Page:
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3 minutes ago, CoastalWx said:

Bastardi and D'Aleo trying hard to come up with tweets to counter GW. It's cute to see.

He tries too hard.  I’m not sure what his stance is, if it’s not AGW or if he really believes there’s no warming happening but whenever I read him it comes off as if he’s trying to convince himself more than anything.

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WPC was still analyzing the warm boundary as west of SNE/VT/NH... as of 11z ...   Looking around at morning obs and all these calm winds and patch-work strata contamination lingering... that's probably still the case. 

There's really not much impetus left for retarding it with the exception of one all-important circumstance. One that we share with other regions of the planet that abut elevations next to low-lands. In our case, it's the Berks'/Whites and Greens. They create a barrier,  'trapping' stagnant air east of their cordillera, where the elevations slope away toward the ocean.   The ocean boundary layer, also creates a quasi barrier for other reasons..  Right now, we trap -

That is why this area needs extra double top-secret hard work it seems to get warm boundary to not stop and wait at the western NE doorstop.  And also, what seems to at time literally 'drawl'/force air masses to suck back in from the NE.  There's a kind of counter-current vector that always in place...  In this situation as of this hour, the only thing capable of countermanding that factor is the insolation warming the interior and helping to homogenize the inversion out.. I recall reading AFDs outta Taunton back in the 1990s... someone had correlated a necessitated 22 kts of 850 mb wind from the S in order to overcome the retarding warm front thing... but I think that was more of a index-finger trick-o-the-trade at that NWS office... 

Anyway, we'll probably heat up... we may have late highs ... 3 to 6 pm west to east.  The 00z NAM was hitting 30 C at T1 in the grid... That's usually good for 34 C in the 2MT ...provided the sky is open and the wind is favorable.  So, (34+34) = 68;  (68-6.8) + 32 is ~ 93 ...and MOS at that time was 92 so... 06z is then came in with 29 C... Given to current circumstances... shaving a degree or two on the F equiv. of 33 C may not be a bad idea?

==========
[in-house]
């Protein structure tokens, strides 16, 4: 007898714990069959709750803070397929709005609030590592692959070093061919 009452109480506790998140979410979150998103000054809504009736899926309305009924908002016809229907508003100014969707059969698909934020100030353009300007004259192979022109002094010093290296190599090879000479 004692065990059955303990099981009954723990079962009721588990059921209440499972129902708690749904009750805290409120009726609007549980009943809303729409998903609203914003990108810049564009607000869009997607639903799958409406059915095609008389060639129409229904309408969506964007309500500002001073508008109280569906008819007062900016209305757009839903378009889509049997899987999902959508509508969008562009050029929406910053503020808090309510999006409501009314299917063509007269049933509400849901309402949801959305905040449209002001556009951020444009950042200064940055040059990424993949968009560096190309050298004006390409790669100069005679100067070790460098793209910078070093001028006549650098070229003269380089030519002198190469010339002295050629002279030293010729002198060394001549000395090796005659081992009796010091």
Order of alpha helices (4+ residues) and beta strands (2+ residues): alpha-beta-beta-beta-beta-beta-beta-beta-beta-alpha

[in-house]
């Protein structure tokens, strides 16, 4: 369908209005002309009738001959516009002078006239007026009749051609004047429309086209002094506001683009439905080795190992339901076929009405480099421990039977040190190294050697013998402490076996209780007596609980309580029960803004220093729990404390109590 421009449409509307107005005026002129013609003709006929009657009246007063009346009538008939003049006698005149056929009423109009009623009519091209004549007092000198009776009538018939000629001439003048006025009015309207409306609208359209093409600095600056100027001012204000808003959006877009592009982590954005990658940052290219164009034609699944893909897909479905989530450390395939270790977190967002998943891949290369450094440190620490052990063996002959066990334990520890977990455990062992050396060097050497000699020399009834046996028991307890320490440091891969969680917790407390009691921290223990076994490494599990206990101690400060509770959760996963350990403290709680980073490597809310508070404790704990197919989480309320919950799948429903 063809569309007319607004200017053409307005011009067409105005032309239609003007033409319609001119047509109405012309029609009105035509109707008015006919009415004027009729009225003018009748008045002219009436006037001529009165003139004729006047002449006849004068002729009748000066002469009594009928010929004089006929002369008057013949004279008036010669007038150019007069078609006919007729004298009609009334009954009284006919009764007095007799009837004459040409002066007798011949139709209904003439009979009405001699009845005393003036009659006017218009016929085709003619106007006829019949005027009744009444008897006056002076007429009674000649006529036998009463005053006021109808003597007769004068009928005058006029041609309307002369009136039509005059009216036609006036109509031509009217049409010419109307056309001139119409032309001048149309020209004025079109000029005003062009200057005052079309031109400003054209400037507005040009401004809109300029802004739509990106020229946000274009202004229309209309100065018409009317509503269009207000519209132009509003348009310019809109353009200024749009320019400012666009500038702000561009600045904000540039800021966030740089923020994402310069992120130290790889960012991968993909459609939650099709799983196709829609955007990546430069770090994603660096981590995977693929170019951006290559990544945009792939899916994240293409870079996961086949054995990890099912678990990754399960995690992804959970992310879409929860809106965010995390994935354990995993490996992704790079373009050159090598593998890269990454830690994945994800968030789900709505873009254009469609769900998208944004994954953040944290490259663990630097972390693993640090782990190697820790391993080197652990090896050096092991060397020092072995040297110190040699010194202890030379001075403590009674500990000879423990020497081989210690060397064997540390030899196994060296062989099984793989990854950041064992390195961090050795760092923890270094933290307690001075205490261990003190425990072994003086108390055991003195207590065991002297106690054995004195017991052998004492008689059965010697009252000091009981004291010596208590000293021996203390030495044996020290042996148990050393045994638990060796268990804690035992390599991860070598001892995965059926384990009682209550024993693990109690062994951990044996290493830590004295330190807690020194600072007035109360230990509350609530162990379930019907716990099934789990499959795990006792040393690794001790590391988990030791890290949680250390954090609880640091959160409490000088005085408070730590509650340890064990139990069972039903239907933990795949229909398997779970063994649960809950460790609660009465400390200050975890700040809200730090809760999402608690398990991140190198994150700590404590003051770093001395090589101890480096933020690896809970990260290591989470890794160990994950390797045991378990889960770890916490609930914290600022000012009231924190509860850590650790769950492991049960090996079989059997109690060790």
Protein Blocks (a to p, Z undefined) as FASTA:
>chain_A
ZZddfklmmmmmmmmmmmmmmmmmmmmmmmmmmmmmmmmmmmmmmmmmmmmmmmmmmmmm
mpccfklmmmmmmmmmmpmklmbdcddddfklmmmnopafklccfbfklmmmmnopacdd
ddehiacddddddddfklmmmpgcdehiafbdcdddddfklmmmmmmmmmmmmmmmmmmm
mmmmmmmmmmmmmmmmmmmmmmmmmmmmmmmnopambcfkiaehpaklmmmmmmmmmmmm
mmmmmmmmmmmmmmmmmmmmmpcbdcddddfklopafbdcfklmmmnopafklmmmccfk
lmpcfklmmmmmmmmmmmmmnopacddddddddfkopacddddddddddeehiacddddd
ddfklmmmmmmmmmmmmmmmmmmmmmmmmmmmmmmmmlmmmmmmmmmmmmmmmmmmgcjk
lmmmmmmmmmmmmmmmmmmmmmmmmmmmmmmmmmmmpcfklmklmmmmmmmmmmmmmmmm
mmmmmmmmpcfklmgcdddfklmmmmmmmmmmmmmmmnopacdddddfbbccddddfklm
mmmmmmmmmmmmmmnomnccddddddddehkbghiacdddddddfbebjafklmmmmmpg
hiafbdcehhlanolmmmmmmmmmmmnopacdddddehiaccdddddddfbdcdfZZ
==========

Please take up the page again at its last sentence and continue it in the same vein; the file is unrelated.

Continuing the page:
Then I'm impressed...  Again, multiple intervals ... 7, sustaining 580+DM thickness!  That is something I have never seen from this particular modeling tool ... spanning some 25 or more years of usage... That begins in earnest tonight ...and lasts through Sunday...   The longevity of that parametric is the outstanding aspect, not so much the 580 value its self.  We seen that hit a few times... increasing in frequency as another "hot" topic I don't wanna get into.. But stringing them together and sustaining intervals is amazing.  I mentioned last night and still suspect the same... that's some kind of a "thermodynamic record" ...   

Everyone's concerned about the highs ...and that's understandable.  But I think the insidious nature of this particular heat wave may in fact be the elevated nocturnal lows... Those should be records that are in jeopardy I would think.  Particularly tomorrow night...  I mean, seeing the NAM with 30 C at Logan at 2 am ... with a light west wind straight out of the core of the urban complex is... Combining Will's suspicion of the Logan calibration issue, notwithstanding, that still going to perform in the actual thermometer house regardless... I mean, we're talking 84 vs 86?  Either number in Phoenixian, only ...with DP - not relatively tolerated dry desert air.  Holy hell...  Those 580 thickness tell why...  There is so much water vapor that is already storing huge thermal energy ... there atmosphere like ...simply CAN'T cool down.  That's what we're essentially looking at... 582 dm thickness over night.  Never seen that.